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Smoking, NRT linked to increased risk of infantile colic

Filed March 9th, 2012 Joshua Sophy

A new study has linked exposure to nicotine – through the use of nicotine patches, smoking, or both – in utero with an increased risk of infantile colic.

According to a report at ModernMedicine.com on the study appearing in the most recent edition of the journal Pediatrics, exposure to nicotine either through smoking or the use of Nicotine Replacement Therapy (NRT) caused this increased risk. This was an “observational study” and examined records of more than 46,000 pregancies.

Most of those pregnancies featured babies exposed to no nicotine whatsoever through the course of the pregnancy. Nearly one-quarter of the pregnancies featured mothers who smoked and another three-tenths percent exposed to just NRTs like a nicotine patch. Two percent of the pregnancies included in this study had babies exposed to both NRT and smoking.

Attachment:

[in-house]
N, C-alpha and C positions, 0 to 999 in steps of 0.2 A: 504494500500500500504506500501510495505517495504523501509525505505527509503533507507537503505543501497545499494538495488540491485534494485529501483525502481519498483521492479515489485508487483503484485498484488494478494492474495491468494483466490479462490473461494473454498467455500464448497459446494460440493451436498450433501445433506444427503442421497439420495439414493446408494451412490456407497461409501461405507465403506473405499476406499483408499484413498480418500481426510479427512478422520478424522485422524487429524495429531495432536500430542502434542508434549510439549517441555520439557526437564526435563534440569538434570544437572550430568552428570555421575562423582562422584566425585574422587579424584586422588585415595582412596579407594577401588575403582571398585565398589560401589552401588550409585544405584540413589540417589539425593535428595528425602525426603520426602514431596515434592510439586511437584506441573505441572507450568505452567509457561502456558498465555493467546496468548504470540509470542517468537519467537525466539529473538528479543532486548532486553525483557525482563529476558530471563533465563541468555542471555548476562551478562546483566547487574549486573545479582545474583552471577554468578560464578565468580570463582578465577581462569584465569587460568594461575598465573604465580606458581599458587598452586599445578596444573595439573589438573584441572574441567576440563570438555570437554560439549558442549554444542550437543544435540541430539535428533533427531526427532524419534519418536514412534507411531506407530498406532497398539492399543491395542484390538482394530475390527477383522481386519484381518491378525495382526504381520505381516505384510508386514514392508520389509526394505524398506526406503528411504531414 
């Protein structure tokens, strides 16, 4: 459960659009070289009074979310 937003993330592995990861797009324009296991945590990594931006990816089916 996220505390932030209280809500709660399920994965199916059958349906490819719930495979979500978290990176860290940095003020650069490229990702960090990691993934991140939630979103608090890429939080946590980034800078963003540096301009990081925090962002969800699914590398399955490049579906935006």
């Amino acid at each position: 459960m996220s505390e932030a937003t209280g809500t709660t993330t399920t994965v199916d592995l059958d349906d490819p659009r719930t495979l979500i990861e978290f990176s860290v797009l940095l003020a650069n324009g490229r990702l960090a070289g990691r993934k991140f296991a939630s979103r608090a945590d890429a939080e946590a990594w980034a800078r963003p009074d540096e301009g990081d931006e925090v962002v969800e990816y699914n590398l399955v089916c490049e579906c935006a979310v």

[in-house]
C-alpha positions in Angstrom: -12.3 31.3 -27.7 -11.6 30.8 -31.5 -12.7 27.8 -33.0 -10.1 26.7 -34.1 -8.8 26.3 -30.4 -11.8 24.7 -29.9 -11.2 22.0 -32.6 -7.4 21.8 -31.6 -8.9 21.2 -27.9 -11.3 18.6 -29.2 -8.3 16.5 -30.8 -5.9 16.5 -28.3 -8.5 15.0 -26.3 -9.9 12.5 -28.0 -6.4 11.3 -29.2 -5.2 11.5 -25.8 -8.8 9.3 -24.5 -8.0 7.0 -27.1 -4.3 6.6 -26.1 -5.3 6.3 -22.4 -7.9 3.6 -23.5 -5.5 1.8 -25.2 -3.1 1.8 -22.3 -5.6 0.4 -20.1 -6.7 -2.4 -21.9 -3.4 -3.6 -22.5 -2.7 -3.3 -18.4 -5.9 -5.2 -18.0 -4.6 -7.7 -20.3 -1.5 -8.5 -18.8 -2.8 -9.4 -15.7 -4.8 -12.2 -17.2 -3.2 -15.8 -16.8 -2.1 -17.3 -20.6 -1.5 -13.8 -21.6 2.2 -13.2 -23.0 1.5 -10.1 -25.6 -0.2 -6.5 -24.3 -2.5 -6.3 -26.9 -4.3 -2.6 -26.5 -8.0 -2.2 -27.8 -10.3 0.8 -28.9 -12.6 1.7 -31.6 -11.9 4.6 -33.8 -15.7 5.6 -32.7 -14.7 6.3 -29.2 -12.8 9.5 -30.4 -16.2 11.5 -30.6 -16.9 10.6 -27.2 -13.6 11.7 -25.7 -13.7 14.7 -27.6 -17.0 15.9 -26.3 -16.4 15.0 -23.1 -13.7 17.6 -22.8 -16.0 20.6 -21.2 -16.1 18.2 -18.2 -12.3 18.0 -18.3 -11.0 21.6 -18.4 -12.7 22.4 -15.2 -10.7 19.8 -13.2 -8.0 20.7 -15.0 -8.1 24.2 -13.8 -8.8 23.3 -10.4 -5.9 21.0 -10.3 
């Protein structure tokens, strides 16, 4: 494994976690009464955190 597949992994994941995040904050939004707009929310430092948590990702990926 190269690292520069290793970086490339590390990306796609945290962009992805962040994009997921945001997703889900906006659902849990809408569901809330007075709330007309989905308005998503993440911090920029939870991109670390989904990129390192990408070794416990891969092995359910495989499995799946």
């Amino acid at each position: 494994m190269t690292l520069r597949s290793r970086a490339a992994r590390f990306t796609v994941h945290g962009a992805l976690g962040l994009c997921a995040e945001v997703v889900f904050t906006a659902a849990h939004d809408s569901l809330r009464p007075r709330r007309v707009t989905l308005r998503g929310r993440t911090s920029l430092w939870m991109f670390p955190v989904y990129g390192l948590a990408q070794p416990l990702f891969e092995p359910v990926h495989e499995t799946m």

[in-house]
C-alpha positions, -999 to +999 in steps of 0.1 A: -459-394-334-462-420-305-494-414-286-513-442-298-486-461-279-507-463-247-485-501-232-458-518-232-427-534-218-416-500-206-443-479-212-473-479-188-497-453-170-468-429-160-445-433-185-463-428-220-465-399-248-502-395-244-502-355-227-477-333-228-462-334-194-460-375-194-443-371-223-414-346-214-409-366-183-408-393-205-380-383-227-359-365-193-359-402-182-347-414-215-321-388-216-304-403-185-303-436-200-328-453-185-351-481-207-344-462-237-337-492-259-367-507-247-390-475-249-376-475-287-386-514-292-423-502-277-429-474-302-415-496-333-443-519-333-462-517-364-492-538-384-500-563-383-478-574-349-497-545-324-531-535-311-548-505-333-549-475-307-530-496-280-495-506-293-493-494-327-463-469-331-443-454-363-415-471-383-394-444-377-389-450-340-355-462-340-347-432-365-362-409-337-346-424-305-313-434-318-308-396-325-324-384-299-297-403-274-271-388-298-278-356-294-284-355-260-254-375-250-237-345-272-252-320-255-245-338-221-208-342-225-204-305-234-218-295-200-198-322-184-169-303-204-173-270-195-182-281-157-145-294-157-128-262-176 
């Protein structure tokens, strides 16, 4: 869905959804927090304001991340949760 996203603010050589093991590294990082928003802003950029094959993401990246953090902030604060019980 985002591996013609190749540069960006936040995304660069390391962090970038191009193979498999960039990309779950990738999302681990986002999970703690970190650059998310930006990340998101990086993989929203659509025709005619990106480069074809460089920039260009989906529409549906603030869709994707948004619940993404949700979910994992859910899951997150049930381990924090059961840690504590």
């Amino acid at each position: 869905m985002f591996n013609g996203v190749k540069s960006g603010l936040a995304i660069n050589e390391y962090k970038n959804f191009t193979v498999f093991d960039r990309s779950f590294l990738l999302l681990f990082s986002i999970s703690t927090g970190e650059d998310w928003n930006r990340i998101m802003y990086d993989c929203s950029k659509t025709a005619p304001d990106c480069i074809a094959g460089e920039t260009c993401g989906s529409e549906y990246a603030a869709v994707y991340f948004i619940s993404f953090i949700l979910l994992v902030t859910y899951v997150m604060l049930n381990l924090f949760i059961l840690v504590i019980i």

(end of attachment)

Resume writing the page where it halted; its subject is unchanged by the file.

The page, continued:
The “adjusted odds ratio” for developing the criteria necessary to qualify as infantile colic increased for babies exposed to nicotine through either vehicle, smoking or use of NRT or both. The odds ratios were increased to 1.6 for the offspring of NRT users and the same for women who smoked and used an NRT. The increased odds risk is at 1.3 for women who smoked through their pregnancy.

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